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June 2010 Archives

Chapter 7 Bankruptcy

Chapter 7 is typically the Chapter we recommend if our clients are eligible.  It is very quick, it is very beneficial for the client, and we feel it is the fastest way to help our clients get back on track with their credit score.

Chapter 7 is called a "liquidation bankruptcy."  However, almost none of our clients who file Chapter 7 lose any of their assets they wish to keep.  We visit with our clients, review their assets with them and advise how we can claim them as exempt.

In Chapter 7, you can retain your interest in your home, your cars for each driver in the family, your personal property in your home, and discharge your unsecured debts (credit card & medical bills).

Over 70% of the cases we filed in the first quarter of 2010 were Chapter 7 cases.  Most people in Collin County and the surrounding counties fail the first part of the Means Test.  However, most of those same people pass the second part of the Means Test and are able to file Chapter 7.

Chapter 13 Bankruptcy

Why would someone file a Chapter 13 Bankruptcy?

There are a number of reasons.  First, if you are behind on your mortgage payment, then a Chapter 13 can help you get current.  A "Chapter 13 Plan" is just like a 5 year note to get you caught up on your notes on the assets that you want to keep.  This "Plan" is just like a 60 month note.

If you have a $2,000 a month house payment and you are 3 months behind on your house, the mortgage company is obviously going to want you to pay them $6,000 to get caught up or they are going to foreclose on the property.  Well, you may not have $6,000 in your pocket since you are going through financial problems.  If you don't want to lose your house, then you need to file a Chapter 13.  That way, you can make your normal monthly payments plus pay back that $6,000 over 60 months (about $100 a month).

Another reason you might file a 13 is because you are facing repossession of a vehicle.  Chapter 13 can prevent that.  

Also, if you have a large IRS obligation then the penalties and interest the IRS is charging you will cease upon the filing of the Chapter 13 Plan and you can pay your taxes back at 0%.

The overwhelming majority of our Chapter 13 clients pay back nothing to the unsecured creditors!

Why is my credit card debt not being reduced?

You pay your credit card bills every month, so why in the world is the balance not going down?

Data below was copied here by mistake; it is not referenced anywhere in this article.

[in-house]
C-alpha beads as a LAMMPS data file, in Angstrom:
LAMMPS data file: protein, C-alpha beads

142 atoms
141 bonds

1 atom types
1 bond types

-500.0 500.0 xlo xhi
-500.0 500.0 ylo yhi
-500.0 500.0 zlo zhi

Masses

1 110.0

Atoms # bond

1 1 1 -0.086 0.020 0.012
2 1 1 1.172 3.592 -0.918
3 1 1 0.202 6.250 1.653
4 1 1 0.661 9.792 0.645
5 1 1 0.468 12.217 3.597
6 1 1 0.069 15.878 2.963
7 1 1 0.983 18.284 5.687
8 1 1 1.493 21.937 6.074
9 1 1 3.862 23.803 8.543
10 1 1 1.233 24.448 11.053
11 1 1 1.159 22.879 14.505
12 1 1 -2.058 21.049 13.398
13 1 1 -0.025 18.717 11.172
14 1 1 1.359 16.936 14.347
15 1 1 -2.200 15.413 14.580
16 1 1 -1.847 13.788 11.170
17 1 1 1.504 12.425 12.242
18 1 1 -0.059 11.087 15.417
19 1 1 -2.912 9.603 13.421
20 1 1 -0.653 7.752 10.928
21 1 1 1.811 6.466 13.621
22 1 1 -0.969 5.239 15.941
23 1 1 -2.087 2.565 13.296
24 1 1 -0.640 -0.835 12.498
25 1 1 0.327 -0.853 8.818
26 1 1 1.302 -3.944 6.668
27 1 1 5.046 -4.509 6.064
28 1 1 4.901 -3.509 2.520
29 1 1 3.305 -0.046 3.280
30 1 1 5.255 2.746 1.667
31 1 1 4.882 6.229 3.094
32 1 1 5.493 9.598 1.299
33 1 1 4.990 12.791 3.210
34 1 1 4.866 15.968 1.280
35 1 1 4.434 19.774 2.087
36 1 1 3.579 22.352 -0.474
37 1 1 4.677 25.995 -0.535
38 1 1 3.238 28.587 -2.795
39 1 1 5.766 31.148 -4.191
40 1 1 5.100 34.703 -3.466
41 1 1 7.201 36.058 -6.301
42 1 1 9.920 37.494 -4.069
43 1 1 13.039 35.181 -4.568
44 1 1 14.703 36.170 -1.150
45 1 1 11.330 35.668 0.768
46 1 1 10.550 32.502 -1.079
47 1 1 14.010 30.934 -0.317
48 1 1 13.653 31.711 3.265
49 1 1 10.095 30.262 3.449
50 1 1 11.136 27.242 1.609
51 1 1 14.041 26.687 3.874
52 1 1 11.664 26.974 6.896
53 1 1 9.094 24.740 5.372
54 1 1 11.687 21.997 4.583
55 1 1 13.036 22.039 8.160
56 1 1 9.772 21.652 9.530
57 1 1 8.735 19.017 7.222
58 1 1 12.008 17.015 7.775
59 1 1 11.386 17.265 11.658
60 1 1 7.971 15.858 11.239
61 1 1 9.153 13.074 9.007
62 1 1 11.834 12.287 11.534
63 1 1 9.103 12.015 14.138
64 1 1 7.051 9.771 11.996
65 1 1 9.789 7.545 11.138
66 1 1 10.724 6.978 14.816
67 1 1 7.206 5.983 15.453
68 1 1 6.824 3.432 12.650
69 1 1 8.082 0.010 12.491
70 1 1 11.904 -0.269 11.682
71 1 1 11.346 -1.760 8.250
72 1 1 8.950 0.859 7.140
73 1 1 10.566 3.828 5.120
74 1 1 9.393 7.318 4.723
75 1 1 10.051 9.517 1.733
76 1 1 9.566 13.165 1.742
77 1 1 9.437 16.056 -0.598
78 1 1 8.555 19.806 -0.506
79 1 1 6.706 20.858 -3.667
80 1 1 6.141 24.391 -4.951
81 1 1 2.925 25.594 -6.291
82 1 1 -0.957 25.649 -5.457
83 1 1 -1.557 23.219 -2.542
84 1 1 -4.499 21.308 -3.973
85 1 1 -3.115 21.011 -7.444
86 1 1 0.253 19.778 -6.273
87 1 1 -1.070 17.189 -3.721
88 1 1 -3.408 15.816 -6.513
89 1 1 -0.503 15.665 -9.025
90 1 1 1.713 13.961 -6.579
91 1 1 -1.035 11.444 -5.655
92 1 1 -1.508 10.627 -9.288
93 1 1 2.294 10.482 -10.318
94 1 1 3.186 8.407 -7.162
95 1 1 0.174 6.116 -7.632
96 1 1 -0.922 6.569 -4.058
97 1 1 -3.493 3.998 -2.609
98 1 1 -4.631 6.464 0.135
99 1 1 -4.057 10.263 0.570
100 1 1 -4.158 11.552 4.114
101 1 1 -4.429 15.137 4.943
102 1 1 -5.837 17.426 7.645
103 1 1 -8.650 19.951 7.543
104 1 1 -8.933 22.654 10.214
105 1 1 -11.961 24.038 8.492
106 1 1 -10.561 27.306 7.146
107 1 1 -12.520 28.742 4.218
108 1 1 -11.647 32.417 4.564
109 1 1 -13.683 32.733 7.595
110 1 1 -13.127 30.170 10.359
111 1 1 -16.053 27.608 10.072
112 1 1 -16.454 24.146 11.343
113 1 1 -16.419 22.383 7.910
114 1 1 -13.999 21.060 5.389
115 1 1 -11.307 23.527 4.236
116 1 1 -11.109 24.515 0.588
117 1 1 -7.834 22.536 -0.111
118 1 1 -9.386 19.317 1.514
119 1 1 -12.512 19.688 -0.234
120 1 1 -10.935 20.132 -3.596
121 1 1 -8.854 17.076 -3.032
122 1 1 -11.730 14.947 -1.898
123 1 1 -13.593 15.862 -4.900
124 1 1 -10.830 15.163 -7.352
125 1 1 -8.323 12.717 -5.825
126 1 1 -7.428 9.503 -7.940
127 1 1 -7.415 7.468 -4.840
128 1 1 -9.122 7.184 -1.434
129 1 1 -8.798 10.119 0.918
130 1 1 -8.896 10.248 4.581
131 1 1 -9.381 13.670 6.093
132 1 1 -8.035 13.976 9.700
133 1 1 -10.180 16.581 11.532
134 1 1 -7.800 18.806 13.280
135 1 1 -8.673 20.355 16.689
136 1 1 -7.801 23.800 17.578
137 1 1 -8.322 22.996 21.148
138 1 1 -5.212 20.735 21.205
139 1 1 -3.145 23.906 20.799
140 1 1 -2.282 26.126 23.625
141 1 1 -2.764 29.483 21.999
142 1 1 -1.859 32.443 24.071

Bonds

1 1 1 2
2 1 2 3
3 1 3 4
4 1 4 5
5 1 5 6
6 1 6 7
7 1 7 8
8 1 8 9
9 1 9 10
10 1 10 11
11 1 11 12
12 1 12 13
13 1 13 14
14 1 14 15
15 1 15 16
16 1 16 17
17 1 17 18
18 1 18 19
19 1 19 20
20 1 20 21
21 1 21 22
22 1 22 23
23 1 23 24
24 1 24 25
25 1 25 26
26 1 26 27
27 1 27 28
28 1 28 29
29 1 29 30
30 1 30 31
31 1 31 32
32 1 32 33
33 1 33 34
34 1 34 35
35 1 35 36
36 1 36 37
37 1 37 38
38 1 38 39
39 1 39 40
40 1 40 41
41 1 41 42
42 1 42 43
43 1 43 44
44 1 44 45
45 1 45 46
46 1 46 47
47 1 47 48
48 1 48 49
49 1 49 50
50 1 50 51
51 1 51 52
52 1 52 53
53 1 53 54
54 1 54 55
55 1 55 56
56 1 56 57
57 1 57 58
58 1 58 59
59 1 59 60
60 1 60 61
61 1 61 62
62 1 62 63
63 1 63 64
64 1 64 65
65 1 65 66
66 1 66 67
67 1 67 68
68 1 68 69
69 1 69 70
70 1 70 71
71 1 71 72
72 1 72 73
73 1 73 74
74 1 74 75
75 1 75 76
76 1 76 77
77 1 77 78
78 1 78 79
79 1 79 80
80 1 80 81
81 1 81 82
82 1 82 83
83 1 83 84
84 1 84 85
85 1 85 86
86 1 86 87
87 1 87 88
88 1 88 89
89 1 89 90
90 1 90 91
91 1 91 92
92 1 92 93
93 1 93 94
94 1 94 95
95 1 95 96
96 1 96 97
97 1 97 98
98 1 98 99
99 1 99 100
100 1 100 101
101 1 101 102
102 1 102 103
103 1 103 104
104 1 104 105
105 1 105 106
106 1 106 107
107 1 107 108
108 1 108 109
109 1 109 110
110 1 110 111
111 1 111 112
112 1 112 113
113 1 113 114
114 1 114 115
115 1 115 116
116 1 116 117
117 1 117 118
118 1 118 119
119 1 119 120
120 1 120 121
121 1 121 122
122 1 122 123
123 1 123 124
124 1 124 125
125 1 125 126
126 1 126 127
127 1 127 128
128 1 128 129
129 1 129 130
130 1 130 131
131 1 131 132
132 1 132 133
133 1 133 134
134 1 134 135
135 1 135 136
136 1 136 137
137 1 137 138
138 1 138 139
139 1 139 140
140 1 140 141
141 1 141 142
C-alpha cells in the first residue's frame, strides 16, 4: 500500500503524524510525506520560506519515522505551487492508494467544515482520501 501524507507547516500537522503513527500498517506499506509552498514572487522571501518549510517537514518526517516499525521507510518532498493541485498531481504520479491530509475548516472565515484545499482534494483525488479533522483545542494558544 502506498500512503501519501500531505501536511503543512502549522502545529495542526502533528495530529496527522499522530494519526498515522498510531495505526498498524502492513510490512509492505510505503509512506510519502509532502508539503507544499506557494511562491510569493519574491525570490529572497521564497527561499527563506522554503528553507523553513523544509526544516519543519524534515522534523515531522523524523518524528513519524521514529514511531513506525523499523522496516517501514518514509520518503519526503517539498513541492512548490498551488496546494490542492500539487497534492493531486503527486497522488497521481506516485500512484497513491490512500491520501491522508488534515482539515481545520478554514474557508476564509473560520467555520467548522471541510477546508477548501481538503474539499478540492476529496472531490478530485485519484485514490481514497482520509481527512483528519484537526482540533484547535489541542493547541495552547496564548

The interest rate.

Let's take "Bill" as an example.  Bill has 4 credit cards.  He owes them a combined total of $30,000.  Bill pays them $700 a month almost religiously.  Well, he went to visit his mother in Kansas because she was having a couple of problems.  When he got back to his place in Plano, he had to catch up on some overdue projects at work.  Then Bill's dog had to get to the vet, and he had to get to the grocery store to restock the fridge from being in Kansas for a week.  The tires needed replacing, and he just could not get around to paying the bills that were stacking up on the kitchen cabinet since he took off for Kansas until the end of the week.

Bill was exhausted, but he sat down and started writing checks to send off to pay his various monthly expenses.  He was disgusted because he realized the due date for his American Express minimum payment was the day before.

A month goes by, and he was further disgusted because since he was 1 day late on that one  credit card, suddenly all of his credit cards jacked his interest rate up to an average of 25%.

Bill's minimum payments were $700 a month, and that is all he could really afford in addition to keeping up with his mortgage payment, utilities, eating, etc.  

Nutshell:  At 25% interest, that $30,000 in credit card debt cost Bill $625 a month in interest.  Bill sent his hard earned $700 a month in to the credit cards, and that $30,000 was reduced by a grand total of $75 a month.

Bill needs to seek the advice of an experienced bankruptcy attorney or Bill will never retire...ever.